Roughly half (49%) of Class of 2020 graduating seniors say their plans for after high school have changed as a result of the COVID-19 pandemic, according to a new survey by Junior Achievement (JA) and the PMI Educational Foundation (PMIEF).
Of those whose plans have changed, more than a third (36%) say they will now work, nearly as many (32%) expect to delay their start date for college, and almost a fifth (16%) changed the career path they wish to pursue.
The survey of 1,000 U.S. teens graduating high school in 2020 was conducted by Wakefield Research for JA and PMIEF in support of new educational initiatives by the two organizations.
Survey findings include:
- Forty percent of graduating seniors say they work. Of those who do, nearly half (49%) say they or their families depend on their income for living expenses.
- Four-in-ten (40%) say COVID-19 affected their plans to pay for college.
- More than a third (35%) who are planning to attend college now say they are less excited to go.
- Of those planning to attend college, their biggest concerns are the impact of COVID-19 on classes and academic quality (58%), dorm life (53%), athletics and school-sponsored events (44%), and dining halls (40%).
“It’s not surprising that the Class of 2020 has been reconsidering its plans in light of COVID-19.
I think what is surprising are the types of life-altering decisions being made now without a clear idea of what the coming weeks and months will bring.
That’s why it’s imperative we get as much information as possible to teens to help them navigate these uncertain times,” said Jack E. Kosakowski, President and CEO of Junior Achievement USA.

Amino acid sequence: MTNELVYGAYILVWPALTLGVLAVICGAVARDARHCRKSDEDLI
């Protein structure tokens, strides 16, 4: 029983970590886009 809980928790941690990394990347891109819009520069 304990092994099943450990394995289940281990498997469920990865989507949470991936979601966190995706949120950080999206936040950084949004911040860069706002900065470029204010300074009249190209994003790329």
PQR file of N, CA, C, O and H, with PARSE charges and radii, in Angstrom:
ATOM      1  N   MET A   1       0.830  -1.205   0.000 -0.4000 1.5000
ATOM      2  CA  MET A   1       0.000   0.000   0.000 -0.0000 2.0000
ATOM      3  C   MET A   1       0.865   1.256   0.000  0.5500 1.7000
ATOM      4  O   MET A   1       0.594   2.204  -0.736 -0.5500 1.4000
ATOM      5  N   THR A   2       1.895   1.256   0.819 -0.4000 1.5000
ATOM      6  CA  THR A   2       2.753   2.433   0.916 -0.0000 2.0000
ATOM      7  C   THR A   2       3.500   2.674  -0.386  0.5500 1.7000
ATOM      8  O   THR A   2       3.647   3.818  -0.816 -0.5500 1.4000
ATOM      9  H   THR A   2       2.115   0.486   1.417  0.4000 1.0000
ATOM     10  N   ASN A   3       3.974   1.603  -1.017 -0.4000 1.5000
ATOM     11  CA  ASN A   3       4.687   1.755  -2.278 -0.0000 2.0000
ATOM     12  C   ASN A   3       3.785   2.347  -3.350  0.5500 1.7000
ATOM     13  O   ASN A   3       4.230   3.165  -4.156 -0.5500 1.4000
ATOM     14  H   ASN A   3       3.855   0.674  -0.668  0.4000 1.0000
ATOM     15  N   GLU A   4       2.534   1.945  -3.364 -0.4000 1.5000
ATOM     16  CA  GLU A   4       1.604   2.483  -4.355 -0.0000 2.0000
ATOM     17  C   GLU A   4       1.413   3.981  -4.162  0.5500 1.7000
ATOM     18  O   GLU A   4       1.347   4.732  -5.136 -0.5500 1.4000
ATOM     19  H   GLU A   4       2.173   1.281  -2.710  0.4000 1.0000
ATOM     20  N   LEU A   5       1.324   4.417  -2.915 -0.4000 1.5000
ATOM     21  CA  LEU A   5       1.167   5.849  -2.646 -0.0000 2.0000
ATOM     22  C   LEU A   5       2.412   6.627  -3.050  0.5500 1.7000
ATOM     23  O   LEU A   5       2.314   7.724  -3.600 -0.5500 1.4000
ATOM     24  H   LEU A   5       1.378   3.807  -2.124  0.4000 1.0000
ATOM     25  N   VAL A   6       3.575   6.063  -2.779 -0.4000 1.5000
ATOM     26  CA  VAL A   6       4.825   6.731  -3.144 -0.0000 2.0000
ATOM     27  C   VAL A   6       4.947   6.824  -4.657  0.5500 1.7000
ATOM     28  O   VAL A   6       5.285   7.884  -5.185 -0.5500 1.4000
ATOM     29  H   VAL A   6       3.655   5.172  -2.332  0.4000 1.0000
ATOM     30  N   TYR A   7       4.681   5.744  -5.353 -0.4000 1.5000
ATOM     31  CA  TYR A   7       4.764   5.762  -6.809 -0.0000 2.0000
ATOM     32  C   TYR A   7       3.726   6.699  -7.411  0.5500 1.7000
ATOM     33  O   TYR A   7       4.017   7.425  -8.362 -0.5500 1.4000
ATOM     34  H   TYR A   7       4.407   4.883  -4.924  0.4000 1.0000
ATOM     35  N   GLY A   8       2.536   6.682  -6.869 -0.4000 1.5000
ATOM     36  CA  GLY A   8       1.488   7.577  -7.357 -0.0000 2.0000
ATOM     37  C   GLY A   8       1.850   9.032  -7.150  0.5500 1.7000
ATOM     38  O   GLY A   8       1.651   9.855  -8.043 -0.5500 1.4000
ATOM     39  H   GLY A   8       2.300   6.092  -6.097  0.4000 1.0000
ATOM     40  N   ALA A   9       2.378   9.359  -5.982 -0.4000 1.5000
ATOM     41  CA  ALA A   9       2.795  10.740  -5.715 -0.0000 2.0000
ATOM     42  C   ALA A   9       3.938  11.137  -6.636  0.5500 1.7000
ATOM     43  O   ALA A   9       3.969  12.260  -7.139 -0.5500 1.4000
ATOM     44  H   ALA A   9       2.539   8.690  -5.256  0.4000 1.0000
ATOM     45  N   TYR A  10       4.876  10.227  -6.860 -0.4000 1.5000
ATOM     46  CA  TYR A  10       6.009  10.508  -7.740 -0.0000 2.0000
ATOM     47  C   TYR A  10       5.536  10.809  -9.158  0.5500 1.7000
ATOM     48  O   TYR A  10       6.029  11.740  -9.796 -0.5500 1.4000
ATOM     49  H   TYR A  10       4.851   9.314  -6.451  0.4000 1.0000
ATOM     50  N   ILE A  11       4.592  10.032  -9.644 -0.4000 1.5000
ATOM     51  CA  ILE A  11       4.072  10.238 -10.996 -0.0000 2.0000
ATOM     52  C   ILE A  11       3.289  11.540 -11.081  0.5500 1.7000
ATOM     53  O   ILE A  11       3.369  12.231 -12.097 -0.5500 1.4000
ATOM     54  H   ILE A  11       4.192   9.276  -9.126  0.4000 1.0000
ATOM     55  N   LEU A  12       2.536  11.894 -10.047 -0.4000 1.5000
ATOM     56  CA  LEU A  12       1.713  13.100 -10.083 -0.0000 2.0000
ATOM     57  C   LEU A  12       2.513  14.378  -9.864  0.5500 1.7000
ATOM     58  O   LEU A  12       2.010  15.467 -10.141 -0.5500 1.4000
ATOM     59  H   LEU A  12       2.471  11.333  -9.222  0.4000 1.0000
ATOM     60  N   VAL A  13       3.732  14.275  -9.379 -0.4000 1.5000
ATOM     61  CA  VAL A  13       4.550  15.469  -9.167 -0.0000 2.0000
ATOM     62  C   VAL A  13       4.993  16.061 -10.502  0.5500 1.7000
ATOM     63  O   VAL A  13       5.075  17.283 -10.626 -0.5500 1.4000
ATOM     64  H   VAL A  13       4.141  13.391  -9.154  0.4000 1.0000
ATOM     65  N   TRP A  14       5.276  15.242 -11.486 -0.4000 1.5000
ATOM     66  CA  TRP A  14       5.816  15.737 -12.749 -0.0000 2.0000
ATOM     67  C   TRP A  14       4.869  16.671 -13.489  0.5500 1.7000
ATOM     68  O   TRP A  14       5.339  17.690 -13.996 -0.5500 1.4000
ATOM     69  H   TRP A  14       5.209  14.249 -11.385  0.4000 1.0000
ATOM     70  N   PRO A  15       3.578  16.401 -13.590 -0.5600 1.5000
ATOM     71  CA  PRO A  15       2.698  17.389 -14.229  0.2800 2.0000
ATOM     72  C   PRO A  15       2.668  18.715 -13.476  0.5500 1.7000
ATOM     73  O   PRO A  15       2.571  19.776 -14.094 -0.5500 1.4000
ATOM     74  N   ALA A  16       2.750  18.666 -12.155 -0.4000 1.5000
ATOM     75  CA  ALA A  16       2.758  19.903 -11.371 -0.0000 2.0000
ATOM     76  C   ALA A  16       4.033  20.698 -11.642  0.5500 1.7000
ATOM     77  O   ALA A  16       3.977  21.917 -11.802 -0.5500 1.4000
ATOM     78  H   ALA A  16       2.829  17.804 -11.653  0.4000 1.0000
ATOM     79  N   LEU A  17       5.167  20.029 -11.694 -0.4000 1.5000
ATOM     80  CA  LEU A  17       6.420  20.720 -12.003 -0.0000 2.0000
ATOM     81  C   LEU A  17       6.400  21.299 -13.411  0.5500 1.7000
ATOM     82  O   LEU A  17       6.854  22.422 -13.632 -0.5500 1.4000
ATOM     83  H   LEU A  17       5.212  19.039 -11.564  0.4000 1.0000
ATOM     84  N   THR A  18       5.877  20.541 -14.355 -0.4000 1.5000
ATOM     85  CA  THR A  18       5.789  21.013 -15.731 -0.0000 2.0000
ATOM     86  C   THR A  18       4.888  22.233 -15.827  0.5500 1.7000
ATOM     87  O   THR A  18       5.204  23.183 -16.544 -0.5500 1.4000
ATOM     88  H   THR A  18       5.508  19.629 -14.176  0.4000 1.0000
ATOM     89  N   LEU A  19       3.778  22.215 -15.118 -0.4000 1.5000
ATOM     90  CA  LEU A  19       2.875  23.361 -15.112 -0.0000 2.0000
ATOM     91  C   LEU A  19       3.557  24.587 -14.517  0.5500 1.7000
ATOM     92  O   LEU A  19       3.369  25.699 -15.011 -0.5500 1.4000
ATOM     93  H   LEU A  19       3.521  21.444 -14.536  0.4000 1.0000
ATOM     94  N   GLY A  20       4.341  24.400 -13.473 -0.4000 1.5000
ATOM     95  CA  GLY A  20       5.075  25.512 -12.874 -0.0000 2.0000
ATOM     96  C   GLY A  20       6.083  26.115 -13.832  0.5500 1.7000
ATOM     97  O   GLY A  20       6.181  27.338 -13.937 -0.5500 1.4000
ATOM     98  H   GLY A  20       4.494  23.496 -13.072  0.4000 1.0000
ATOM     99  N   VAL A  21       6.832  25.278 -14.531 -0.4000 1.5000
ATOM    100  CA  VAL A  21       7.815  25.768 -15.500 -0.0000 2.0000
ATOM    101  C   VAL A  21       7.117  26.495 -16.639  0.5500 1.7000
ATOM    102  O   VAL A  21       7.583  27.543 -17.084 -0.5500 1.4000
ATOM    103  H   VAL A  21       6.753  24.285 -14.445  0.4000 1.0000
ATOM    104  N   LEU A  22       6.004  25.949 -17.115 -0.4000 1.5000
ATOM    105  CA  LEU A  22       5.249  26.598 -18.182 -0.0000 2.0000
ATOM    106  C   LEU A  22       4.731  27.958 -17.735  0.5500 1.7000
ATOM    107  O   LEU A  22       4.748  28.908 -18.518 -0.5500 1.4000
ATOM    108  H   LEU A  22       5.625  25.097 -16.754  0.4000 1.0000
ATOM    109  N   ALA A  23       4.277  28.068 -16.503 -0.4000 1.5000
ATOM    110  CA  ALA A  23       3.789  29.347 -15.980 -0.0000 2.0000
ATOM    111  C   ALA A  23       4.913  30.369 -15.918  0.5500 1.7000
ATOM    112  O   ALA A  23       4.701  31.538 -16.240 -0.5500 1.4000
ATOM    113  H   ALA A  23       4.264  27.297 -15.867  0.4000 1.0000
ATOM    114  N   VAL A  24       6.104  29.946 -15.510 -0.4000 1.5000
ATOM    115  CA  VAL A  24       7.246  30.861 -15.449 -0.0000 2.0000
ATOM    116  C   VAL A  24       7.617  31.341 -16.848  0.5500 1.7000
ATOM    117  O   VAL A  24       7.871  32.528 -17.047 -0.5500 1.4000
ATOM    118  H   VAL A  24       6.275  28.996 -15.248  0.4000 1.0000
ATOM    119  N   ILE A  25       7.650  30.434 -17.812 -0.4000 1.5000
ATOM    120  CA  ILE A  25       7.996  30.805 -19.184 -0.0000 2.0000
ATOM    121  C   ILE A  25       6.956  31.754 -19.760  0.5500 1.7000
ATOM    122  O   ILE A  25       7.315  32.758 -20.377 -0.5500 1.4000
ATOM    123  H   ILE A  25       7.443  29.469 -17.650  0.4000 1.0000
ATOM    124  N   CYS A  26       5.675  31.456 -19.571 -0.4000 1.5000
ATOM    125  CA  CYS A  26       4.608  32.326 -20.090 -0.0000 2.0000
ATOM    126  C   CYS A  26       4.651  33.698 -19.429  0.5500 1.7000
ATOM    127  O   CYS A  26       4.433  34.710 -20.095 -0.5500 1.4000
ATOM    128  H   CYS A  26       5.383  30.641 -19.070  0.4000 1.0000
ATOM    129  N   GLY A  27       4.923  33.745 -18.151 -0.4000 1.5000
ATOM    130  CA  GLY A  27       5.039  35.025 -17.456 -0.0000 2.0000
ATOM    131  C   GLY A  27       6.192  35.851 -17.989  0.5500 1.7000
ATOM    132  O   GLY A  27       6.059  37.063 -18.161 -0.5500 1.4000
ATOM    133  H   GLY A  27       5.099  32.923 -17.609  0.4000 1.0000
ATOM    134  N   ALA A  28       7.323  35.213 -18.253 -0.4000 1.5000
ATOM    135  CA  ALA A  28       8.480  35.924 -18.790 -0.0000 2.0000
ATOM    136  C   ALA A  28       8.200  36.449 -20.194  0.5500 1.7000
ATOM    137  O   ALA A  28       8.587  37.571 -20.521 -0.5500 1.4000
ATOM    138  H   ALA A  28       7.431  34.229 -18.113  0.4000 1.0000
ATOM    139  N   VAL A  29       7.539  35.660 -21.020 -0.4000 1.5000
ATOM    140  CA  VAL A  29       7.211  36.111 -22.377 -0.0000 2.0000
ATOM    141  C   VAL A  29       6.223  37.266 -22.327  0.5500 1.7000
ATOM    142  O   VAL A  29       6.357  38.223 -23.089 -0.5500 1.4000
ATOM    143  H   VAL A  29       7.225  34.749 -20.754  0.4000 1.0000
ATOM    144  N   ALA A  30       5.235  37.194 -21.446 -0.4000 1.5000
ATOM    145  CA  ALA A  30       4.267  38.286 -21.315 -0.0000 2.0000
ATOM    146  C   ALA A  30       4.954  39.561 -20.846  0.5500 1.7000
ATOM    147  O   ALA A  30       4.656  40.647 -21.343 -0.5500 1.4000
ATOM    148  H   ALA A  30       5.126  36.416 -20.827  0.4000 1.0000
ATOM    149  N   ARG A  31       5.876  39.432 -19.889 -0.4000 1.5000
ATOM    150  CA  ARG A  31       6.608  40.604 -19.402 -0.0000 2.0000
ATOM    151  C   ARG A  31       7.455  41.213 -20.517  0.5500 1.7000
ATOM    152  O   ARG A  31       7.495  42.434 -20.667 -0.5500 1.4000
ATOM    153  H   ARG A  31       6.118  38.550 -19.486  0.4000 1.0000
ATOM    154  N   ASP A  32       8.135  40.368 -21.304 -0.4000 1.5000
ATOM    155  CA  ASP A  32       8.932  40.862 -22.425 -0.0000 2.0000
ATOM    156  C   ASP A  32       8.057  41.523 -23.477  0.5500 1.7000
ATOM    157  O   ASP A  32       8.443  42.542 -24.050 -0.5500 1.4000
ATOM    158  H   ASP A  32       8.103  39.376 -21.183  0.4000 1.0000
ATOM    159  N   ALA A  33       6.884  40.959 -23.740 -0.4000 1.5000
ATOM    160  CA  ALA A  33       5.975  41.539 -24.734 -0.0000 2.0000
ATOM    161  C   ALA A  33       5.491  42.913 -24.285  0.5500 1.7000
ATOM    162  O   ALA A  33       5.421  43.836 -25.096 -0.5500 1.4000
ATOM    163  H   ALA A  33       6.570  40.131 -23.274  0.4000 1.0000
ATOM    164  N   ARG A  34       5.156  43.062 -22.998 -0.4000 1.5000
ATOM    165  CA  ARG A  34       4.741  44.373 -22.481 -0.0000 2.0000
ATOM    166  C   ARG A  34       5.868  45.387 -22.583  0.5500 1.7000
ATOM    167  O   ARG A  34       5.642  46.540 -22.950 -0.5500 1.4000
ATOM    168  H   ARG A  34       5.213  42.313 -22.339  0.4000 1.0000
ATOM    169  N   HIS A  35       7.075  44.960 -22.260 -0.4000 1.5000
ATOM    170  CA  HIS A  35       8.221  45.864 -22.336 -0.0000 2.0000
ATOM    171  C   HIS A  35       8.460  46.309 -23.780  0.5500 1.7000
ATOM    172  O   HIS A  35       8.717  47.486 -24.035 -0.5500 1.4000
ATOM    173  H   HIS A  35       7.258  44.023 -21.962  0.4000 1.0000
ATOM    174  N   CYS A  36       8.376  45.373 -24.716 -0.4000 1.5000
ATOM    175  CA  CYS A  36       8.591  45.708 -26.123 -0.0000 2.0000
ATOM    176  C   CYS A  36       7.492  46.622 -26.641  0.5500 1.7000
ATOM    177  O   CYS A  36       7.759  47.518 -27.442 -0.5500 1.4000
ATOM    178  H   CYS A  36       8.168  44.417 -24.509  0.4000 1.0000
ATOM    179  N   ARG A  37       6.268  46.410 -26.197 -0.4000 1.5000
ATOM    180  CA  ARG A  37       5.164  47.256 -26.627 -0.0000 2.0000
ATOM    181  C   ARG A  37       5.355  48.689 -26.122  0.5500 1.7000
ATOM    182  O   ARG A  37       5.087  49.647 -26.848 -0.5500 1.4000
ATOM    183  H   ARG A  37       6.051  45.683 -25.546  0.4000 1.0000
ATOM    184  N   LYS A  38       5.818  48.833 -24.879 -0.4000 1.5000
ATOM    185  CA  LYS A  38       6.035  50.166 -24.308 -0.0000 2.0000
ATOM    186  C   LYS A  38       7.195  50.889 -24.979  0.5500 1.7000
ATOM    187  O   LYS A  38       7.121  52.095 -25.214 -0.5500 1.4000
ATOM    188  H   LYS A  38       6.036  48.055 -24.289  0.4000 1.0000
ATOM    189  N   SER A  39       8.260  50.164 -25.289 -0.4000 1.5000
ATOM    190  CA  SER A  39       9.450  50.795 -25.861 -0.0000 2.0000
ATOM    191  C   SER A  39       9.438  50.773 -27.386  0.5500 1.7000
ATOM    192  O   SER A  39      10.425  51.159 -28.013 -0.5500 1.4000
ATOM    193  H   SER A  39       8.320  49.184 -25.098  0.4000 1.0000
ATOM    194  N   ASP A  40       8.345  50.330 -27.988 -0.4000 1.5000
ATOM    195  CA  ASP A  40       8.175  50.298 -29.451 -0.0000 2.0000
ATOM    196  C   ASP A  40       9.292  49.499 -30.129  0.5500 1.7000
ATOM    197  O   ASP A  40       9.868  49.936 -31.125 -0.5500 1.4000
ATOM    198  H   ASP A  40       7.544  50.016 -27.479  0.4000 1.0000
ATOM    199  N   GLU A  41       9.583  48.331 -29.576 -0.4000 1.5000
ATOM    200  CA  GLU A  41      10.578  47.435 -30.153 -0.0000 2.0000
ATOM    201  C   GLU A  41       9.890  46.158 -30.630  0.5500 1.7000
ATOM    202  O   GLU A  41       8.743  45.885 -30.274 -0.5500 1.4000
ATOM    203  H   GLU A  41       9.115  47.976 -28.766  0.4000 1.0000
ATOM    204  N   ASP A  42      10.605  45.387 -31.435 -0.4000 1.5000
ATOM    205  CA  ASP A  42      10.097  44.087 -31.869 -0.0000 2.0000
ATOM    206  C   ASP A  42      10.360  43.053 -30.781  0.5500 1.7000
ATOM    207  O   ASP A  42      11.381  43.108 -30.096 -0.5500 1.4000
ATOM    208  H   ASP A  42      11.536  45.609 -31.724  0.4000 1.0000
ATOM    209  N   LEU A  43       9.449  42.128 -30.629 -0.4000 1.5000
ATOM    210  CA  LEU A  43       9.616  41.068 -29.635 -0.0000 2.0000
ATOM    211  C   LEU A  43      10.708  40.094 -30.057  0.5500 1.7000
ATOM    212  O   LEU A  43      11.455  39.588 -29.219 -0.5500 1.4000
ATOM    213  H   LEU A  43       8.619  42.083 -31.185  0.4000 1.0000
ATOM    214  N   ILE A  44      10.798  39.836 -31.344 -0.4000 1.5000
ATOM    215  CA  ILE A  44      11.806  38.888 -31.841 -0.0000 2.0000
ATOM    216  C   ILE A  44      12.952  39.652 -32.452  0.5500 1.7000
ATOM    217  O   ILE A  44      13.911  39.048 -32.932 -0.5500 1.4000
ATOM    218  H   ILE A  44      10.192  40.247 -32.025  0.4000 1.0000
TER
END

To help meet that need, Junior Achievement and the PMI Educational Foundation have teamed together on two educational initiatives to help teens better plan for the future.
The first is the JA Economic Resources website to help students and adults become educated consumers of economic information, featuring resources and information from PMIEF.
The second is Project Management 4 All, a new online game that introduces teens to the concepts of project management and planning. A video that showcases project management careers complements the game.
According to the survey, three-in-four respondents (74%) say they would be interested in a career that fits the description of project management.
Most respondents (94%) believe that they excel at traits that align with project management, including problem-solving, teamwork, organization, and multi-tasking.
Two-thirds (66%) say they would be interested in exploring a career in project management.
“We’ve witnessed the widespread effects of the pandemic on everyday life, and the situation makes clear the critical contributions of project managers in helping us navigate the unexpected.
We’ve relied on their expertise to rapidly construct hospitals, deliver medical equipment, and even revamp grocery supply chains.
All of these projects point to the importance of learning project management at an early age.
PMIEF and JA know helping youth build these competencies prepares them to pursue the career of their choice, and many may choose to become project managers so they, too, can give back to their community in a meaningful way,” said Jeannette Barr, Executive Director of PMIEF.
For more information, visit www.ja.org